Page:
CIFF to argue state costs in fisheries lawsuit

The Cook Inlet Fisherman’s Fund will not have to repay the state Department of Law for costs associated with the lawsuit about 2013 management of Cook Inlet salmon fisheries at this time.


Anchorage Superior Court Judge Andrew Guidi vacated his prior order requiring the fishing group to pay a portion of the state’s costs and issued a July 9 ruling that gave the fishing group, or CIFF, 15 days to review the itemized breakdown of the Department of Law’s costs and respond. Then, the Department of Law will have five days to respond to the group.

CIFF asked for reconsideration June 30, and in a July 7 motion asked to provide supplemental information, noting that the department had not provided the itemized breakdown of costs until after Guidi ruled in favor of the department’s request for partial reimbursement.

Guidi had ruled June 25 that CIFF had to pay the state Department of Law $12,924 for representing the Alaska Department of Fish and Game. That was 20 percent of the state’s costs in the lawsuit, according to information provided by the Department of Law.

The state estimated its costs in defending ADFG at $65,737.50, mostly for work on the case done by Assistant Attorney General Mike Mitchell and Senior Assistant Attorney General Lance Nelson.

The memo details how Mitchell and Nelson used their time, including reviewing and drafting memos and briefs, talking to the Alaska Department of Fish and Game, reviewing fishery data and communicating with other parties in the suit.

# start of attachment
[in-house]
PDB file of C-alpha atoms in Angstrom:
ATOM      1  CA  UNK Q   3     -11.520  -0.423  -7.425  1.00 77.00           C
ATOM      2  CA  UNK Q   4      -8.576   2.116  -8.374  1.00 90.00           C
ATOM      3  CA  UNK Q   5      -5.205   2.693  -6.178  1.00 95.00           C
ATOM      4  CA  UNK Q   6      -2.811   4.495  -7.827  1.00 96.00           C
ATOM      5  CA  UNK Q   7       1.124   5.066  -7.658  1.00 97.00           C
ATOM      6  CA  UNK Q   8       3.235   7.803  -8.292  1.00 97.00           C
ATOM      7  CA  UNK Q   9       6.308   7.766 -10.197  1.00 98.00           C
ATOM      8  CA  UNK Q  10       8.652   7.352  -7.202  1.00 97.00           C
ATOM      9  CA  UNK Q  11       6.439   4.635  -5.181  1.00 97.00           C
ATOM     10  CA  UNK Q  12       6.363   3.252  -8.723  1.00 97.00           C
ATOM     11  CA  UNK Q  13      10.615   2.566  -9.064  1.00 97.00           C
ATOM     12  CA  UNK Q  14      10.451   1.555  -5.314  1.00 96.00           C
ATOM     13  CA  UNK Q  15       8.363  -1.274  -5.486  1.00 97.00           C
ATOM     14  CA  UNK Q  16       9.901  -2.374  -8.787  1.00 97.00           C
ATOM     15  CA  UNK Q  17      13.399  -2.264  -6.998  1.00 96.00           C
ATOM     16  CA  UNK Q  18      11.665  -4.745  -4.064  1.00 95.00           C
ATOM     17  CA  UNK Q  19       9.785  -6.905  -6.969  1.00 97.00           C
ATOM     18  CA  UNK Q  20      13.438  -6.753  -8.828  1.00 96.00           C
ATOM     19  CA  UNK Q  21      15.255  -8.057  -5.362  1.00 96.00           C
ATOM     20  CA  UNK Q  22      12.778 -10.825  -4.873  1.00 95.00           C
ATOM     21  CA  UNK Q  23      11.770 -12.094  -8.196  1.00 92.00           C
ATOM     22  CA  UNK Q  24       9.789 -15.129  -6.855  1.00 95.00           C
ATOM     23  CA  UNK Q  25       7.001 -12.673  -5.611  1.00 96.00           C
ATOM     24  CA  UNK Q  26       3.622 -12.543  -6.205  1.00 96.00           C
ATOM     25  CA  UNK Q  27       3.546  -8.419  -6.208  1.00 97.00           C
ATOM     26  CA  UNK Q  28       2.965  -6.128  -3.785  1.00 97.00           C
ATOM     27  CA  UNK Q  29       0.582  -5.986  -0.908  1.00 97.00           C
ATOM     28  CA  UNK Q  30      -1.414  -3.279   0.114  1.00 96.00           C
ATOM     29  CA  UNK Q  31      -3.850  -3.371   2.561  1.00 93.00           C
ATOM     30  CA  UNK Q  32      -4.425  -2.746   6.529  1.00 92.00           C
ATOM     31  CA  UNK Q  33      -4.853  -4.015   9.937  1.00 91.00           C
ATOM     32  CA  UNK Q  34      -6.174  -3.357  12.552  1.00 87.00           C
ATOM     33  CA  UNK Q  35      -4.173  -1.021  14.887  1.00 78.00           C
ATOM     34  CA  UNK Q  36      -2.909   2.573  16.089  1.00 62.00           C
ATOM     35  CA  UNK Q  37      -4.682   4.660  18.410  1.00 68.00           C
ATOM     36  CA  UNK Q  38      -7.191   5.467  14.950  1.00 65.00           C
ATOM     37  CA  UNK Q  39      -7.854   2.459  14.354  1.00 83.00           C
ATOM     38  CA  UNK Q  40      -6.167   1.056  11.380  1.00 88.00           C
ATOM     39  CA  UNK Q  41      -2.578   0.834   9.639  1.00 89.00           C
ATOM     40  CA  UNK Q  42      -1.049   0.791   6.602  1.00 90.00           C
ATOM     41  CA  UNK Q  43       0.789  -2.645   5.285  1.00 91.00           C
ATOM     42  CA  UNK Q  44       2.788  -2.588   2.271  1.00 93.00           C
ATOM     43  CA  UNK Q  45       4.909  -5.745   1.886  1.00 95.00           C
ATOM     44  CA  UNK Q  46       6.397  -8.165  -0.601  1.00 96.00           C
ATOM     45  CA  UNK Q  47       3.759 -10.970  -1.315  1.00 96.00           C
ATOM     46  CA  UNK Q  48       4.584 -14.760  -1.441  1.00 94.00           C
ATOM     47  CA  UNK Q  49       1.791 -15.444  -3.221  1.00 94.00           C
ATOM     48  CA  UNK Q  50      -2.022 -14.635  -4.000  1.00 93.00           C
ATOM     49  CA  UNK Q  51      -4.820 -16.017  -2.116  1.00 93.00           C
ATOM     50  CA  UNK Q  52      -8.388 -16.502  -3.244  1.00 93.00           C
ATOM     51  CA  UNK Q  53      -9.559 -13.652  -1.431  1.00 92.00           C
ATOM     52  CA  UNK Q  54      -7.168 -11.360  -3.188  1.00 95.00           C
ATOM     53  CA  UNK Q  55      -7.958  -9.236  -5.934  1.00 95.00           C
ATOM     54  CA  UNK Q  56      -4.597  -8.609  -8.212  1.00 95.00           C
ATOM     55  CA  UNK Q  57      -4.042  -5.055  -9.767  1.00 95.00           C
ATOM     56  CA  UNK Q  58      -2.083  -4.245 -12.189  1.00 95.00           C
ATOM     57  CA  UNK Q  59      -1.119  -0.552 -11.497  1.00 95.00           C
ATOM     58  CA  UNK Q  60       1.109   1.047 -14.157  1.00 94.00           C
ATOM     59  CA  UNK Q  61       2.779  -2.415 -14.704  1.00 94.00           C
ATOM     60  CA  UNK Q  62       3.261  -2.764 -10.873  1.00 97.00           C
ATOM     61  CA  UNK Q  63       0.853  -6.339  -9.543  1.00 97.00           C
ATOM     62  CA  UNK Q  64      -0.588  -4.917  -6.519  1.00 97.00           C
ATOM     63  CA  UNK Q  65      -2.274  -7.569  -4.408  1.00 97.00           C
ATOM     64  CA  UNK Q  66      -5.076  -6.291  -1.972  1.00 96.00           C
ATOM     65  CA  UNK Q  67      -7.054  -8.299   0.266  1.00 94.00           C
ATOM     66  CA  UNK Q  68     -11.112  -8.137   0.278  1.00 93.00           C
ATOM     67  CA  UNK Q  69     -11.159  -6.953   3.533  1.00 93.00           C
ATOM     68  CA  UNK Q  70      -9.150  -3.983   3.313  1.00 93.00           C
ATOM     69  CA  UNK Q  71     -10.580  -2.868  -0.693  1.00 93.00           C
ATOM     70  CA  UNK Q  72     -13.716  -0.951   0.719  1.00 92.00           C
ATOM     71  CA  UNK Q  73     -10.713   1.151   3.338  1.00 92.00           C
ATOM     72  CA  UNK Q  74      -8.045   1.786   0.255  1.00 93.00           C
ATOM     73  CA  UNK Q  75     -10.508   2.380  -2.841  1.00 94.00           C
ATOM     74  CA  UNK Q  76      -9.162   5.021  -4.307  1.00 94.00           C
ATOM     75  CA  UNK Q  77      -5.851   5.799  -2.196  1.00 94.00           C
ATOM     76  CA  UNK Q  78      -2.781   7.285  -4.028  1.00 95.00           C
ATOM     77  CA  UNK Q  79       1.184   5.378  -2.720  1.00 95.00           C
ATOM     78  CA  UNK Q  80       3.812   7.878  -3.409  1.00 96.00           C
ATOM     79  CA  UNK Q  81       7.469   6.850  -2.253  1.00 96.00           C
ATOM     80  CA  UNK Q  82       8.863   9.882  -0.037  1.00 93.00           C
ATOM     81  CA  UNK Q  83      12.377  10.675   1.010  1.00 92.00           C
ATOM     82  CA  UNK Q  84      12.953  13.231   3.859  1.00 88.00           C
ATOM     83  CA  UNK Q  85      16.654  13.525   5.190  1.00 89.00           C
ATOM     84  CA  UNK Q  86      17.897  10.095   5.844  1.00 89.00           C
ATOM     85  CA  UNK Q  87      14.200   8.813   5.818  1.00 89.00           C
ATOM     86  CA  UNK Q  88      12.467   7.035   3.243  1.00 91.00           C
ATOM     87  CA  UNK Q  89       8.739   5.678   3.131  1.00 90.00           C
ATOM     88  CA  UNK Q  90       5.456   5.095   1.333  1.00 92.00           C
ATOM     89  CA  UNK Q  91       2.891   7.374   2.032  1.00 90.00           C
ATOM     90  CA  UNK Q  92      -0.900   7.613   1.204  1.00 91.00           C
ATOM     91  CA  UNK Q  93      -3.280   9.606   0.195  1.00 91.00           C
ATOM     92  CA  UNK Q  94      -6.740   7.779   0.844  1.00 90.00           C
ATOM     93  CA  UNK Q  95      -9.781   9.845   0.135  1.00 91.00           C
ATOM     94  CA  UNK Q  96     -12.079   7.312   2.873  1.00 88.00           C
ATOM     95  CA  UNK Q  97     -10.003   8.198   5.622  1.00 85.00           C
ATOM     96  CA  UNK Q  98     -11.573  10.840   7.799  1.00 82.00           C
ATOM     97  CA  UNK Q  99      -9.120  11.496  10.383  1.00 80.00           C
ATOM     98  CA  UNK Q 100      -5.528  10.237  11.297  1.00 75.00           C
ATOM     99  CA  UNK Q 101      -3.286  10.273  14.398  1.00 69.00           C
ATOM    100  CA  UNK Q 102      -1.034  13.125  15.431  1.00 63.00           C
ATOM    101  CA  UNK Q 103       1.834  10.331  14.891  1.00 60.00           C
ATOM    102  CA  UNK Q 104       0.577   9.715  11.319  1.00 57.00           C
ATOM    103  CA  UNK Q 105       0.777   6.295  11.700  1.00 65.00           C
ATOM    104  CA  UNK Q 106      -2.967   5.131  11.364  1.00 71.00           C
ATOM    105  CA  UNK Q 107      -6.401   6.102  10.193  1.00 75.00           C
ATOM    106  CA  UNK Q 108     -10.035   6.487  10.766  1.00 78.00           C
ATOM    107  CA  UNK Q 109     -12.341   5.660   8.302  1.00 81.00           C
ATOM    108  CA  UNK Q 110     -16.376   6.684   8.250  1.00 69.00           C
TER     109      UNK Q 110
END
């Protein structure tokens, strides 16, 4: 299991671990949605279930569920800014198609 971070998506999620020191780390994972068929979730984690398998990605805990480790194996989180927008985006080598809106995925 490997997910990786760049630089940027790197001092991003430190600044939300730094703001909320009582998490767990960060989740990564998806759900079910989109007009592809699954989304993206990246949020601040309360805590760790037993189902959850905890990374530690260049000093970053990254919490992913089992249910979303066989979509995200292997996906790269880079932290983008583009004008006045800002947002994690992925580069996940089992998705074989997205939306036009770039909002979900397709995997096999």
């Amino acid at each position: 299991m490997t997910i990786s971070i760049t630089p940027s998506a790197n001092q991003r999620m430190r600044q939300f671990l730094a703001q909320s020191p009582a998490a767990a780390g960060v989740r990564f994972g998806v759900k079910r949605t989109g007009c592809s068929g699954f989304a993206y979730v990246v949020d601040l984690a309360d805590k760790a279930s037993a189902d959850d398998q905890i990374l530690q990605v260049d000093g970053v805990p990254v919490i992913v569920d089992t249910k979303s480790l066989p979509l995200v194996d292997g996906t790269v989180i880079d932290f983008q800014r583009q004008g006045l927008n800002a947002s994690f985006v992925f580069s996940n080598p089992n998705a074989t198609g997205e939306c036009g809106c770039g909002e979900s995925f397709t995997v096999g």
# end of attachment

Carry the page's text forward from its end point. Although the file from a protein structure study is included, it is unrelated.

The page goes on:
According to the itemized breakdown, Mitchell spent 174.8 hours on the case, and Nelson worked on it for 112.4 hours.

CIFF sued ADFG in July 2013 asserting that the department did not follow Cook Inlet salmon management plans appropriately, and caused harm to commercial fishers.

Guidi ruled in favor of Fish and Game in June. He wrote in his final decision that there was no evidence that ADFG had “exceeded its authority in executing the emergency plan promulgated by the Alaska Board of Fisheries. Specifically, the Fund has failed to articulate any concrete way in which the Department overstepped its management authority other than the claim — already rejected on motion for preliminary injunction — that the Fund’s fishermen were entitled to 51 hours of extra fishing time by law.”

CIFF has appealed to the Alaska Supreme Court. Before briefs are filed, the record in that case must be prepared; that is still pending.

CIFF is also engaged in a lawsuit over the federal decision to relinquish oversight of the Cook Inlet salmon fisheries by formally removing them from the federal Fishery Management Plan.

Oral argument in that case was heard in federal district court in May. The fishing group that brought the suit forward and the federal defendants have had the opportunity to provide certain additional information to the court since the hearing, and a ruling is pending.

Molly Dischner can be reached at